From next year's Australian Grand Prix the halo cockpit ring will be imposed on Formula 1 after the FIA forced through regulation changes despite allegedly nine of the 10 teams being opposed to the introduction of the device pending further trials.
Over three years in the making - and delayed by a year - the halo was developed by Mercedes in reaction to a sequence of deaths and injuries in single-seaters. So it is particularly ironic that the team's non-executive chairman, Niki Lauda - who suffered horrific injuries in an accident 41 years ago next week - is one of the halo's most vocal critics, calling the device "the wrong one" and "an overreaction".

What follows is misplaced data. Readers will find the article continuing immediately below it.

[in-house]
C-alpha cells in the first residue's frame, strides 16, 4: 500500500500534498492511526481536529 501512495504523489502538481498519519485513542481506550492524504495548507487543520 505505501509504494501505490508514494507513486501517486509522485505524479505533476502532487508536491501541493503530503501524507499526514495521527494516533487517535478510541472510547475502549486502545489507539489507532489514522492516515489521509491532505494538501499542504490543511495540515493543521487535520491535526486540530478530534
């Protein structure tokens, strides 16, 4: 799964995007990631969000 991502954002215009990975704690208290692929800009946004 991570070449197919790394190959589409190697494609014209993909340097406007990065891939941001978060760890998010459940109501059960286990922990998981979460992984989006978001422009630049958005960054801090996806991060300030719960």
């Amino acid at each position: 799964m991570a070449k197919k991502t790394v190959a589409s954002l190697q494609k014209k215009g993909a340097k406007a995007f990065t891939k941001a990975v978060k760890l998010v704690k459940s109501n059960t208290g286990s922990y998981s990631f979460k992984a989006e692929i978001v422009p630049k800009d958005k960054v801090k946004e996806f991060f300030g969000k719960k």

A tacit paddock war has waged over the halo, for the anti party does not wish to appear overly macho or insensitive to the very real risks posed by motorsport, despite the non-compromise stance adopted by the governing body in this regard. Equally the pro lobby does not wish to be seen to be overly politically correct, for danger sells, as any high-wire artist can attest.